"I hate to jinx him," Wine says, "but I have nothing bad to say about him. He has the arm. He has the bat. He has the baseball smarts. The sky's the limit.

"And he never stops working at anything."

New Cowboys coach Frank Anderson needed no introduction to Jaramillo. The pitching coach at Texas last year, Anderson strained his neck watching balls fly off Jaramillo's bat.

"The guy only hit four home runs against us last year," Anderson says with a laugh. "We wanted to shoot him."

Struggling at the plate until then, Jaramillo ignited a strong second half of the season for himself, popping the four long balls and driving in 11 runs as the Cowboys took two of three from the Longhorns.

While the Pokes would miss the postseason for a second straight year, leading to the dismissal of longtime coach Tom Holliday, Jaramillo never disappointed.

He was first team All-Big 12 and a semifinalist for the Johnny Bench Award, given annually to the top college catcher.

This preseason, he's been named a third-team All-American by both Baseball America and Collegiate Baseball. He's listed as one of the Top 50 prospects by class and the No. 26 junior prospect overall.

Baseball America lists him as the "best defensive player" among draft-eligible catchers. And Jaramillo will likely be a finalist for the Bench Award this spring.

All that is fine, a hearty compliment for a kid from Wisconsin.

Yet Jaramillo remembers where he's from and what's important.

"It's definitely exciting to see your name and get that recognition you work so hard for," he says. "But I'm blessed with two older brothers who have been there. They keep my head on straight.

"I'm concentrating with the team I'm on now. I'm looking forward to winning now and going to Omaha. If you're playing college baseball and you're not focused on Omaha, something's wrong."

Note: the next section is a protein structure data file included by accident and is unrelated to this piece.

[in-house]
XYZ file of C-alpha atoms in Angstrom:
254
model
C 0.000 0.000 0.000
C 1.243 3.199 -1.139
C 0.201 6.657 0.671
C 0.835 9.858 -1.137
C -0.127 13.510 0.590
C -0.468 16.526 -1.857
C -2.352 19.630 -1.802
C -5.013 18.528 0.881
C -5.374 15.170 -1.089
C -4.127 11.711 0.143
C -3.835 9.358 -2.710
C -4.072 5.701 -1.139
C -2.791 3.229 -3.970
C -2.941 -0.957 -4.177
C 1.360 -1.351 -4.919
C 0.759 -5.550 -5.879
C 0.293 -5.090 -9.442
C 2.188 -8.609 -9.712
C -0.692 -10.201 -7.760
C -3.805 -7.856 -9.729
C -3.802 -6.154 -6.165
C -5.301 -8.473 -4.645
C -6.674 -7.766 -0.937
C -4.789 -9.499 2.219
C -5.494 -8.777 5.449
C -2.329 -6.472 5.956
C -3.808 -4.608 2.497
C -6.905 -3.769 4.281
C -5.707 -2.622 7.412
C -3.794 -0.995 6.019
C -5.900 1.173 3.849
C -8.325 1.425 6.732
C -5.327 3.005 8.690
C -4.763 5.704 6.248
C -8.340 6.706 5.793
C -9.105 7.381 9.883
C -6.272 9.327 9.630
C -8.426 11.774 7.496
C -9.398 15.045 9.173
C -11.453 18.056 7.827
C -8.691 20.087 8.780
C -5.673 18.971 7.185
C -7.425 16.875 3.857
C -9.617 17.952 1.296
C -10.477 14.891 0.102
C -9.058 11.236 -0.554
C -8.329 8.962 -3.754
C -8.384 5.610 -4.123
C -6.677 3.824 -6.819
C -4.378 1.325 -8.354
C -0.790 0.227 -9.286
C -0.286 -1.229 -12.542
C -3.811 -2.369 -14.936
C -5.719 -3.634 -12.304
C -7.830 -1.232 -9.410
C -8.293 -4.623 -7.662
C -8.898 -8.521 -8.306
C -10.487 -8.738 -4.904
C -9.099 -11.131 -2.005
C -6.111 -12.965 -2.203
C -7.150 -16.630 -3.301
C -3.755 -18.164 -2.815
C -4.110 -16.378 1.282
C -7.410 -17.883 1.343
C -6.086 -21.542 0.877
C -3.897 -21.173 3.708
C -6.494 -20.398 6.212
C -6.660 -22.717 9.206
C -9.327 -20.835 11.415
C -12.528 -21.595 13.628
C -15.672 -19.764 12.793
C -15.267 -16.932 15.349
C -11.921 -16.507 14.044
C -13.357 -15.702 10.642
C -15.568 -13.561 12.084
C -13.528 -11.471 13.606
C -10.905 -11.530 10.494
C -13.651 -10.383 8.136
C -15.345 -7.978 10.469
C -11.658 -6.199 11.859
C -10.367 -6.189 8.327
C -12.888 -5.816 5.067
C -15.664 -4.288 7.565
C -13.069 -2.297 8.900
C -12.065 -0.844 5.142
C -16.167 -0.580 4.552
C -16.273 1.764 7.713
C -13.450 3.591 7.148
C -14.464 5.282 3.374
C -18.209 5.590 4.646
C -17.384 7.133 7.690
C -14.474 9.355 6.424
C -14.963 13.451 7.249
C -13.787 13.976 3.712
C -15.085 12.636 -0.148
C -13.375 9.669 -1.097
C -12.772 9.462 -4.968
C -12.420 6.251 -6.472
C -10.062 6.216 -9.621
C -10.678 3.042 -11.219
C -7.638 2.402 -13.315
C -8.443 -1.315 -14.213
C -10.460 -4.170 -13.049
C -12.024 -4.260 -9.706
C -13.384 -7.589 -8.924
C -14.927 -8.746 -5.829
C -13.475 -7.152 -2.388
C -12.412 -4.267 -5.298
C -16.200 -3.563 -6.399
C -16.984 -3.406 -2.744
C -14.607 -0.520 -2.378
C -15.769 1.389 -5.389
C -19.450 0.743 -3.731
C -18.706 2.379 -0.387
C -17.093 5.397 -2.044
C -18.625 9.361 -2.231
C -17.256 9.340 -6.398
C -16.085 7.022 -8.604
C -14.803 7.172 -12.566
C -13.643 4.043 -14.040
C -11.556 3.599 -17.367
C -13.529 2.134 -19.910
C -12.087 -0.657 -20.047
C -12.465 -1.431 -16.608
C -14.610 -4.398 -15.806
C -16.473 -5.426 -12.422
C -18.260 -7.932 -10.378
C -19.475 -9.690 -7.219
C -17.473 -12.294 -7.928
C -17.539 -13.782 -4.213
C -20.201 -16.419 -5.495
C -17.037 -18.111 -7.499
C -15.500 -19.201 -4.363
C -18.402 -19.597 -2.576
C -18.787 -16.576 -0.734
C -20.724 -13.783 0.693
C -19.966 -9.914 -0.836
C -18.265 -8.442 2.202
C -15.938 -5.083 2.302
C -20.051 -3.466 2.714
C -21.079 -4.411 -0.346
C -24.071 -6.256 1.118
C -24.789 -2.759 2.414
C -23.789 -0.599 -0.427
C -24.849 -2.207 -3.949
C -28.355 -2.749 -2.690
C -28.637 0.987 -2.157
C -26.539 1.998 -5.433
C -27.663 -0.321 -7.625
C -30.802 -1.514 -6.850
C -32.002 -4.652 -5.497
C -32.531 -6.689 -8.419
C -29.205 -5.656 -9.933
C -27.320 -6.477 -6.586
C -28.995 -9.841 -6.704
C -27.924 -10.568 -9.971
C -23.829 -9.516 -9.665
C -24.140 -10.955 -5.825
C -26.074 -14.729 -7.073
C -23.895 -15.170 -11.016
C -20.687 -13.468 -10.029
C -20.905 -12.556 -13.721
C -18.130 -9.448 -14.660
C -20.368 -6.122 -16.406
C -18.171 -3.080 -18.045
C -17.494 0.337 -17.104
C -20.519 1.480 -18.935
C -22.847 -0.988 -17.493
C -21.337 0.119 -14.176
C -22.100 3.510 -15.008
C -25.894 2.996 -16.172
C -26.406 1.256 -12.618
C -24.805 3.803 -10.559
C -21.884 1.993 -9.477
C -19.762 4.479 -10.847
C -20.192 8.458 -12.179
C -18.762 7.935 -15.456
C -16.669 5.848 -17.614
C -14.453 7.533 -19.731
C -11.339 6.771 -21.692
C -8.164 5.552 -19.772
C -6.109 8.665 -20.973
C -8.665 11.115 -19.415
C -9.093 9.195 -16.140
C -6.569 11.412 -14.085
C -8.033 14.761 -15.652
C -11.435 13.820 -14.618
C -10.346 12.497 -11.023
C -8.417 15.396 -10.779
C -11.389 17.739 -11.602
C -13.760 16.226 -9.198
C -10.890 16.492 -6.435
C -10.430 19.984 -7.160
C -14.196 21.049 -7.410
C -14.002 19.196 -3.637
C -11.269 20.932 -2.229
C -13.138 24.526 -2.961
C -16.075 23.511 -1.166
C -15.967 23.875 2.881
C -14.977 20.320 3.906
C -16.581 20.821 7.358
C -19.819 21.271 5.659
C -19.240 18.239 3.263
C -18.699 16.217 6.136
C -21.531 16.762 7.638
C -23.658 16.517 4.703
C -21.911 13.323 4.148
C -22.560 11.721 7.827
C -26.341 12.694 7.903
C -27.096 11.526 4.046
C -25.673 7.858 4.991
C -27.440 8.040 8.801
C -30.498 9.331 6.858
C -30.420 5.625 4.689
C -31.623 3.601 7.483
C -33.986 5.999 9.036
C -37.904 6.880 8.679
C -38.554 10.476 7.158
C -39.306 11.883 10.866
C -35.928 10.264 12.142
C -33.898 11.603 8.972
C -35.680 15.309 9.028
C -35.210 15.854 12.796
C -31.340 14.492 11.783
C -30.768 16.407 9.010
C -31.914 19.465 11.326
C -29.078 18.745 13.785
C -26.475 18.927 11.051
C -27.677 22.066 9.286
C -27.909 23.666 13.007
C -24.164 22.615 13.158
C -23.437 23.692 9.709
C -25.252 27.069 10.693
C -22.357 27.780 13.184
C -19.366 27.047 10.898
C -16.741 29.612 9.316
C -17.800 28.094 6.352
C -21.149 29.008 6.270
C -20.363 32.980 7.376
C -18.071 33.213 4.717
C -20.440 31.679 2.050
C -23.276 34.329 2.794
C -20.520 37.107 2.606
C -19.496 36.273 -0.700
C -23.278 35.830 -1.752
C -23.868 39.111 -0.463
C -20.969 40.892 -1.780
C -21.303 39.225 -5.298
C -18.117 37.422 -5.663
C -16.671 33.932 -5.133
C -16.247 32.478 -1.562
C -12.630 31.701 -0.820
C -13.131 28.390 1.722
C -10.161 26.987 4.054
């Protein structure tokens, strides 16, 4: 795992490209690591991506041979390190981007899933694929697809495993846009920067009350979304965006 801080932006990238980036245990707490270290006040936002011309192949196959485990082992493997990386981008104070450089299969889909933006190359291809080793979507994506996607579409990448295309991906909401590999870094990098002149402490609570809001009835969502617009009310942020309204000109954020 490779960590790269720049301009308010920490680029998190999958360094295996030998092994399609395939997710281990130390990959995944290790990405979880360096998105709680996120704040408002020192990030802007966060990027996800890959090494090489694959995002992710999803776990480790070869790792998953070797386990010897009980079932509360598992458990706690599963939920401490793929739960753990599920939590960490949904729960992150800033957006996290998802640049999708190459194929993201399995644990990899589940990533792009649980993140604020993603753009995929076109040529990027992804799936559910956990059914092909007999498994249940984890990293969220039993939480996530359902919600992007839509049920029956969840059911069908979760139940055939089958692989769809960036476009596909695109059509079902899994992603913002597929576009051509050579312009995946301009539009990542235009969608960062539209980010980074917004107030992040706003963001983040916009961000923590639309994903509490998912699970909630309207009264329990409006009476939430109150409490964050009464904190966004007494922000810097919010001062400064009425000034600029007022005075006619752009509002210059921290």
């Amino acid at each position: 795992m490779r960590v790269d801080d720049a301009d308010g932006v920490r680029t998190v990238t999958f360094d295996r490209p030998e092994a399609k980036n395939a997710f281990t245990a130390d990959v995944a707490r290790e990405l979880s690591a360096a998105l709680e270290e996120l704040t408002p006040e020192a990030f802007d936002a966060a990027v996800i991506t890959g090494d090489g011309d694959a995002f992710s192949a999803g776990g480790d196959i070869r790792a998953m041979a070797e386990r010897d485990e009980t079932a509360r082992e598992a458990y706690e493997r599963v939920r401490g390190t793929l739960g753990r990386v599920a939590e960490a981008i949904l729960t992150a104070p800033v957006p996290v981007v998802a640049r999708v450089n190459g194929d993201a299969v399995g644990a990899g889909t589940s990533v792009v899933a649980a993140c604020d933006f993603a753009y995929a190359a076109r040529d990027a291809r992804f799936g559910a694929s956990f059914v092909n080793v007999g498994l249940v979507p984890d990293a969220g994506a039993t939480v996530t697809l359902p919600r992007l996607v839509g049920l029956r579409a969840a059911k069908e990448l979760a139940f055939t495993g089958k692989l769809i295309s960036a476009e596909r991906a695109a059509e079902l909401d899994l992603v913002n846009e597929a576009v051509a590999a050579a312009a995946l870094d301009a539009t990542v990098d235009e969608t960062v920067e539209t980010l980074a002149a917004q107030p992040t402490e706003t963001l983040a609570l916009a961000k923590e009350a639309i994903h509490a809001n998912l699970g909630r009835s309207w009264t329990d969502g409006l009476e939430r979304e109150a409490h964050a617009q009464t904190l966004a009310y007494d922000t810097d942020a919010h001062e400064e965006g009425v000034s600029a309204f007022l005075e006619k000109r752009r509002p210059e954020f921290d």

The Jaramillos embraced those long days and nights on the road to somewhere baseball was being played. Never did they consider it a bother.

"Quite a few miles in the truck," Francisco says fondly. "It was our vacation. Every time we went somewhere, I'm seeing the United States because of baseball. California. The Carolinas.

"It gave us the greatest pleasure."

Still does.

Francisco and his wife Nora regularly pack up the truck and drive the 15 hours to Stillwater, sometimes beyond, just to see their boy play ball.

"My wife and I, every chance, we travel and see Jason," says Francisco. "I can't describe the feeling. Just numbness."

For the games mom and dad can't make in person, they huddle around the computer to take in the Cowboys over the worldwide web.

"My wife and I, we get together a half-hour before every game," Francisco says. "Whatever I'm doing, I don't do it anymore. No work. My wife, too. No shopping.

"My wife and I promised never to miss a game. We eat. Listen to baseball."

Thanks to for allowing us to reprint their original profile on catcher Jason Jaramillo.